Royal Commission on Labour in India: Report(1929)||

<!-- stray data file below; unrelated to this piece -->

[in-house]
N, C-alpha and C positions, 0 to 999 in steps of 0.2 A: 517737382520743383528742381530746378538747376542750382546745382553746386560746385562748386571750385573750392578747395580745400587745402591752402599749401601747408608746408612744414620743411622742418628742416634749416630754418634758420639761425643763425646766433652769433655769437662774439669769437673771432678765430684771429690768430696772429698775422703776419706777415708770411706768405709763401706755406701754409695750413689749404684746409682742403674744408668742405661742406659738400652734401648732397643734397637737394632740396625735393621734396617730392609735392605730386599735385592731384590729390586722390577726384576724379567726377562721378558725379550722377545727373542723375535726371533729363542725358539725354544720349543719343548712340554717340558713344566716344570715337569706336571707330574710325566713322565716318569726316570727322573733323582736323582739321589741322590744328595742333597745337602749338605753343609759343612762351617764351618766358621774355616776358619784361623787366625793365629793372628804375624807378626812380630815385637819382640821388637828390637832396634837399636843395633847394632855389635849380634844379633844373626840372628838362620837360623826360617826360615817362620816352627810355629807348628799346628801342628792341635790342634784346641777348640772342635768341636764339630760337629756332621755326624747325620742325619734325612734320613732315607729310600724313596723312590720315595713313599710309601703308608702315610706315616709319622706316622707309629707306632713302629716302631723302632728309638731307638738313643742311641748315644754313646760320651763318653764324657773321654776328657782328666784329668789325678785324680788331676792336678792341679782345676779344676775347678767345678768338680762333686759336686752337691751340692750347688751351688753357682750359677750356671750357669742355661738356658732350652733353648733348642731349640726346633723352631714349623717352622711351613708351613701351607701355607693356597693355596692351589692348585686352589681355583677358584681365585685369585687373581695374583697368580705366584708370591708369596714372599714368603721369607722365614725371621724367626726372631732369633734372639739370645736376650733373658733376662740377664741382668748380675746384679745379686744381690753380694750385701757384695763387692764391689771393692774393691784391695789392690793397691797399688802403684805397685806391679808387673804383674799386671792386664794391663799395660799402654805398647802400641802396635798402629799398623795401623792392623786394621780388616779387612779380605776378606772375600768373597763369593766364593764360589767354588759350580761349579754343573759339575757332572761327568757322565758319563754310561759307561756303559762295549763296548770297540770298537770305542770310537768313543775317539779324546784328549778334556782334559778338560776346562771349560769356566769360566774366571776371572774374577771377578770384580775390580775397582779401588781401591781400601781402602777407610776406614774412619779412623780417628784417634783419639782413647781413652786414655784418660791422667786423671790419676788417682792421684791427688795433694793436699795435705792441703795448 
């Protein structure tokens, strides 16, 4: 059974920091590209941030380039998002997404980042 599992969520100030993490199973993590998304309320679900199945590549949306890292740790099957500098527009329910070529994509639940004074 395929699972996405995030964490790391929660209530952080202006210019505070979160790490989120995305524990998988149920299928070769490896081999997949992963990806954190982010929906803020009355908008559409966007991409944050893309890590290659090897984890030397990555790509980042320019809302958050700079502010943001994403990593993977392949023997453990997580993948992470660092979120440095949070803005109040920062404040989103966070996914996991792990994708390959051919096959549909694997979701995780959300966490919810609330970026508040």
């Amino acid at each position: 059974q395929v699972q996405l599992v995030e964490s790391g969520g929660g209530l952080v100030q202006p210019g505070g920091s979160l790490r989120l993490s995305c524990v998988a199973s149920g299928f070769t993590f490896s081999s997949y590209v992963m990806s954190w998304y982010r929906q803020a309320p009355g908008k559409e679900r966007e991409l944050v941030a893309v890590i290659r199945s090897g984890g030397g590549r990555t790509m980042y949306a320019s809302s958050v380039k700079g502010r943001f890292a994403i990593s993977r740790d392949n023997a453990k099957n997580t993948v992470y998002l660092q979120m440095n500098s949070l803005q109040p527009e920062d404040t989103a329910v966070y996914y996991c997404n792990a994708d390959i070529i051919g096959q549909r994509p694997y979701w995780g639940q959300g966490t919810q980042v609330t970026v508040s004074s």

In North India the work in the tea factories is seasonal; the factories do not work in the cold weather, and, even in the season when they are open, the work is intermittent. In good weather the flush of leaf usually necessitates a period of heavy pressure with resultant overtime. In bad weather less leaf is plucked and manufacture accordingly decreases. Men are employed on general maintenance work, as boiler attendants, engine drivers, despatchers, etc., as well as on the manufacturing processes of witheri0ng, rolling, drying and fermenting. Women are employed in small numbers, mostly in cleaning and picking over the manufactured tea after it has been graded. These factories are exempt from the rest period, the weekly holiday and adherence to specified hours, but, in order to allow of irregular rest periods, the number of workers employed must be 25 per cent. greater than the number necessary to do the work at any given time. No one may be required to work for more than 14 days at a time without a whole day's leave. All workers are selected from the ordinary plantation population, with the exception of skilled men engaged on machinery. In the case of the women, some plantations employ many who are either pregnant or have just returned to work after child-birth, or women who are convalescent after illness, in order to allow of their being employed temporarily in a sedentary occupation.